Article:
• Check out colleges that offer free or reduced tuition in exchange for work. Find more in the Work Colleges Consortium.
  • Consider attending a tuition-free college focused on educating and training new U.S. military officers, known as the United States Military Academies.
  • Consider living at home. It’s a big choice, we know, but living at home can save oodles of cash versus living on campus. In fact, this can save you up to $10,000 a year or more.

6) Work while you study.

While in high school, consider getting a part-time job during the school year—or even a full-time summer job. Put at least half of your earnings away for school and pay as much as you can before and during school. Even part-time earnings can reduce the amount you’ll have to borrow, big time!

The perks of working go beyond money, too. While in college, students with campus jobs have more connection to their schools and can develop better time management skills.

Work experiences will prepare you for future employment, build your resume and help you stand out from the crowd. 

7) Choose an in-state public school or one with tuition reciprocity.

Tuition at public colleges is typically lower for state residents. If you simply must go to an out-of-state school, look into residency requirements for that state. Also check out state and regional tuition reciprocity programs. With tuition reciprocity, you may be able to attend an out-of-state public school for close to the cost of an in-state school.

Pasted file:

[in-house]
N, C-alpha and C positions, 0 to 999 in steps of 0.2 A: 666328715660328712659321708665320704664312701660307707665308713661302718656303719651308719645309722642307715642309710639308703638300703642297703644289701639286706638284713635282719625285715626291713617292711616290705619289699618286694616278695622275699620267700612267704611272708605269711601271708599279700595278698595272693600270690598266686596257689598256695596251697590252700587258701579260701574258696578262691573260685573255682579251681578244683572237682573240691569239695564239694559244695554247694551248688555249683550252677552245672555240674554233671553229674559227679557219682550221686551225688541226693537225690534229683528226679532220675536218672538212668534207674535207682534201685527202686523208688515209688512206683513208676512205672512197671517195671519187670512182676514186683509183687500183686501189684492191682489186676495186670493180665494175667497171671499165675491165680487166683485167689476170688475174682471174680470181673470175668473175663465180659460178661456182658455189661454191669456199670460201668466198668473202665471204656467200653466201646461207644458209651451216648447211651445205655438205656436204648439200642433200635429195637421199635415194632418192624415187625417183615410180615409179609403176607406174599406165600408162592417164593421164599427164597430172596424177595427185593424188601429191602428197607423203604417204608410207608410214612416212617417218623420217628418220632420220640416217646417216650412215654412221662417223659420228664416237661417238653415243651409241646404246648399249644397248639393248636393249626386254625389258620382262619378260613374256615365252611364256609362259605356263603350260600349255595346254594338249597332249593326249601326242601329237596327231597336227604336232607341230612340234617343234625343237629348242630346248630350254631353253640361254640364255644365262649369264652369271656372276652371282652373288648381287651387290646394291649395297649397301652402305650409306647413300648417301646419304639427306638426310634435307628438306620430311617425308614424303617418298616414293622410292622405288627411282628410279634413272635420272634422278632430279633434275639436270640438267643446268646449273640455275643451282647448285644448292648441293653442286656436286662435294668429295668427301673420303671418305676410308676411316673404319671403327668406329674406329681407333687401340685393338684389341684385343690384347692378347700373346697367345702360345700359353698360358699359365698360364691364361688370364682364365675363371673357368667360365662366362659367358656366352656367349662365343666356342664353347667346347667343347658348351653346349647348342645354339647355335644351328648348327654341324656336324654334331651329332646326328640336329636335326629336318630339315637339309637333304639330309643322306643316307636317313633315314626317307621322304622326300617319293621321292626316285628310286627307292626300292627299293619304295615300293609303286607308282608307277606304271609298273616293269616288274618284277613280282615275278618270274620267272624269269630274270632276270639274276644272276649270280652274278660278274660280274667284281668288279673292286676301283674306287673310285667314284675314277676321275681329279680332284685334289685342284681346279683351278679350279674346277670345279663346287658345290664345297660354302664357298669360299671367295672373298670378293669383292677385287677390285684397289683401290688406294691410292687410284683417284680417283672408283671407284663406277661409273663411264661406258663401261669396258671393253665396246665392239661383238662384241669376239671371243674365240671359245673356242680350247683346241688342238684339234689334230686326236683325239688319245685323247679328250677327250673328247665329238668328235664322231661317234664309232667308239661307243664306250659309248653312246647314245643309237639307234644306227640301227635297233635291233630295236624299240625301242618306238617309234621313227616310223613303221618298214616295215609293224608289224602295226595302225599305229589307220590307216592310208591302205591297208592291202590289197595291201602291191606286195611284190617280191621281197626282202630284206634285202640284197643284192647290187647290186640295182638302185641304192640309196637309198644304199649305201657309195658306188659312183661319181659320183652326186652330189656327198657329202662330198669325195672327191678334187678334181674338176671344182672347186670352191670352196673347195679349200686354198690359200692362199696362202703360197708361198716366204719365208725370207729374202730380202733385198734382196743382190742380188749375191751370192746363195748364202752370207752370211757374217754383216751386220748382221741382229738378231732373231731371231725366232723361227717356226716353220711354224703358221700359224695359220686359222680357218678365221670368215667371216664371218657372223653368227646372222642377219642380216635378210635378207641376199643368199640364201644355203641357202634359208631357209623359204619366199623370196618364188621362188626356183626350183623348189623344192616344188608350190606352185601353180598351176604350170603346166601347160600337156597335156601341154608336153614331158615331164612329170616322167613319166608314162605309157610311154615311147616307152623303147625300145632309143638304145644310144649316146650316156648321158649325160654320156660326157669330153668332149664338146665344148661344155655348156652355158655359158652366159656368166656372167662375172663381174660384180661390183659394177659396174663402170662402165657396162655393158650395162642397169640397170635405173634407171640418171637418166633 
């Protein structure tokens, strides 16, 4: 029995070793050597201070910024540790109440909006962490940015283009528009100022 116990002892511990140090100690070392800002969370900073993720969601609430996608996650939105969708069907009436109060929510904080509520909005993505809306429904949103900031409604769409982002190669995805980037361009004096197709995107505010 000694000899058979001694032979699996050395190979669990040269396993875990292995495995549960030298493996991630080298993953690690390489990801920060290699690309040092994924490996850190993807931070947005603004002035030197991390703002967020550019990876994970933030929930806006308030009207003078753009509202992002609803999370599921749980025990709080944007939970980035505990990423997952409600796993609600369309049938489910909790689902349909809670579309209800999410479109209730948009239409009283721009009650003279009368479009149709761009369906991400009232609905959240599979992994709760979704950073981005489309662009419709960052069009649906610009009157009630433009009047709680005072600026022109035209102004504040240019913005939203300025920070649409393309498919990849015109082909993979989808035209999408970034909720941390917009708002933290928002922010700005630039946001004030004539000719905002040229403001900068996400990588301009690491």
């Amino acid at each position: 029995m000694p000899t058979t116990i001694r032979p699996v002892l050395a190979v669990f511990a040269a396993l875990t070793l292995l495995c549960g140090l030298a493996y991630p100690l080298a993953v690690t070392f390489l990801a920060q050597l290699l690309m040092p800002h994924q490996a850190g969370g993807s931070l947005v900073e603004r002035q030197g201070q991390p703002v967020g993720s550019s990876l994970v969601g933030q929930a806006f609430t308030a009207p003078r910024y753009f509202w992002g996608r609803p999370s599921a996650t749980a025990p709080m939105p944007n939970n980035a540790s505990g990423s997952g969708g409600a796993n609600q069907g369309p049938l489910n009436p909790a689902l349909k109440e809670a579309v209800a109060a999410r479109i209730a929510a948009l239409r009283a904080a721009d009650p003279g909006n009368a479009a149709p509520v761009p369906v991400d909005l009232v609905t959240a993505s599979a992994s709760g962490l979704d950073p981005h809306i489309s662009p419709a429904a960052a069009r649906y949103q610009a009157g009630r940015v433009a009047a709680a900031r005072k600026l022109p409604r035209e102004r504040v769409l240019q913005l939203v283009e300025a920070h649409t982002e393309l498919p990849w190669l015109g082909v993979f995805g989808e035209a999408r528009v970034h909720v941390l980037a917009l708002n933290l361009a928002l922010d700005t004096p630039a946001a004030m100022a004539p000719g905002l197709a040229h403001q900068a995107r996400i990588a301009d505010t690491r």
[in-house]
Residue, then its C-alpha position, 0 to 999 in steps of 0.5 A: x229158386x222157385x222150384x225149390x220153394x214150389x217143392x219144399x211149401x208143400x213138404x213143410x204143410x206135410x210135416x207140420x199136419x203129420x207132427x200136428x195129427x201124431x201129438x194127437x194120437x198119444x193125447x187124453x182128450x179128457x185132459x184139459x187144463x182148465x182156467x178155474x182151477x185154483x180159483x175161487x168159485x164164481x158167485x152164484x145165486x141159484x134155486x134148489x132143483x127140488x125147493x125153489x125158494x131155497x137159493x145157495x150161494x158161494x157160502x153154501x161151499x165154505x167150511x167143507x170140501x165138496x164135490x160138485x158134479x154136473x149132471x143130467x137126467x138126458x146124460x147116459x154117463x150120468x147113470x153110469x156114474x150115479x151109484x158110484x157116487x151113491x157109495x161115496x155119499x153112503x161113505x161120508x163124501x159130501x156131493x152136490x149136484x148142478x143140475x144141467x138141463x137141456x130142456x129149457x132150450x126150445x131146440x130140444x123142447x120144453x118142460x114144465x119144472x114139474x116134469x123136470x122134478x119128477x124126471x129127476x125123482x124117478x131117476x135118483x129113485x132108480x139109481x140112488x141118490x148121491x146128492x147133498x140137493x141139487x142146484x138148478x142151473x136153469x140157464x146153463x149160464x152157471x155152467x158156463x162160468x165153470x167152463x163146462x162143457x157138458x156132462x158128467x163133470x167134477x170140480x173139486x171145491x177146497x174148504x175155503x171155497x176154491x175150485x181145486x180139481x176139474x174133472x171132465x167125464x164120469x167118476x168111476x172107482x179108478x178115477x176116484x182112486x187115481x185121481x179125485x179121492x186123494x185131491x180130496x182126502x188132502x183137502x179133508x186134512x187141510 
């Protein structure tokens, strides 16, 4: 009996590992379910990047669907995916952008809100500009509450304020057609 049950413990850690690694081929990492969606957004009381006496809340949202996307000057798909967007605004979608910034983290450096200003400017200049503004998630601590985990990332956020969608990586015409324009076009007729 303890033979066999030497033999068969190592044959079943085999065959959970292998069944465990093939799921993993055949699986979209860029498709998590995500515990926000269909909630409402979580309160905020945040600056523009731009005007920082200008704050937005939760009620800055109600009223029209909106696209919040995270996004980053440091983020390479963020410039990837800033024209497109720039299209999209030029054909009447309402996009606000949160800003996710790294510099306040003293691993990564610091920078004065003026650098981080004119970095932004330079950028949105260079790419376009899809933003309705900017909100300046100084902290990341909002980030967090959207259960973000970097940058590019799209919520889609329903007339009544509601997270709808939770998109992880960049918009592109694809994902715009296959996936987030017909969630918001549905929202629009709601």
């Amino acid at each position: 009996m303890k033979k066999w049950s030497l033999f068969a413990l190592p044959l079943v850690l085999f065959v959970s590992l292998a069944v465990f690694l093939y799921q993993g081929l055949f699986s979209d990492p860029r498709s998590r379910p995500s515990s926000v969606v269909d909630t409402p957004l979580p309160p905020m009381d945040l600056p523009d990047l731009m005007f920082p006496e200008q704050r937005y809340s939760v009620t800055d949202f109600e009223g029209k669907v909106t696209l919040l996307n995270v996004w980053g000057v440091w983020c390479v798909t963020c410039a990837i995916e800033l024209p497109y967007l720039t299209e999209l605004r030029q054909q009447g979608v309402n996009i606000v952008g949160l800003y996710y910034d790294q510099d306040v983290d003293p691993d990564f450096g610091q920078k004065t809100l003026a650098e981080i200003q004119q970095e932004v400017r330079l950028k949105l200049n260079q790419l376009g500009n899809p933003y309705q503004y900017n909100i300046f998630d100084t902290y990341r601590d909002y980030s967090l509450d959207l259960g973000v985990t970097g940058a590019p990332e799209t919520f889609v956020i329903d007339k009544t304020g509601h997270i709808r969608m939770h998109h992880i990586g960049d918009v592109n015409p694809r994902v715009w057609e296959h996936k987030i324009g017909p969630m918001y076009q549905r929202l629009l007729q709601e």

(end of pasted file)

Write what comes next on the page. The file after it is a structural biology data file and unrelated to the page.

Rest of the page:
8) Graduate in 4 years.

You’ll avoid all the tuition, room, board and transportation costs associated with additional semesters, as well as any rate increases that might come your way as time goes on. 

9) Ask about tuition payment plans. 

Many colleges and universities offer interest-free payment plan options that allow you to spread payments out through the school year, so be sure to ask. Typically, colleges charge a nominal fee for this service (e.g., $80-$100 for the year) so ask about any plan fees as well. 

10) Consider ROTC & U.S. Military 

ROTC programs allow students to earn a degree while receiving financial support from the military. After graduation, students begin service as an officer in the U.S. Army, Air Force, Navy or Marine Corps. Students take course work for a major, as well as courses related to the branch of the military in which they plan to serve. Each branch's program has its own requirements.

Military Tuition Assistance is a benefit paid to eligible members of the Army, Navy, Marines, Air Force, and Coast Guard. Congress has given each service the ability to pay up to 100% for the tuition expenses of its members.

Each service has its own criteria for eligibility, obligated service, application process' and restrictions.  

Hindsight is 20/20

  • Eighty-one percent of adults with student loans reported making personal or financial sacrifices because of their college loans.
  • Fifty percent said they even delayed contributions to retirement accounts—something you don’t want to do.
  • Take steps now to slash the amount you have to borrow, so you’ll owe less when you graduate. The money you save could help you start a business, invest in your first home or start a family… maybe even help your own kids pay for college someday.

Need help? A Thrivent expert will be happy to discuss your options with you.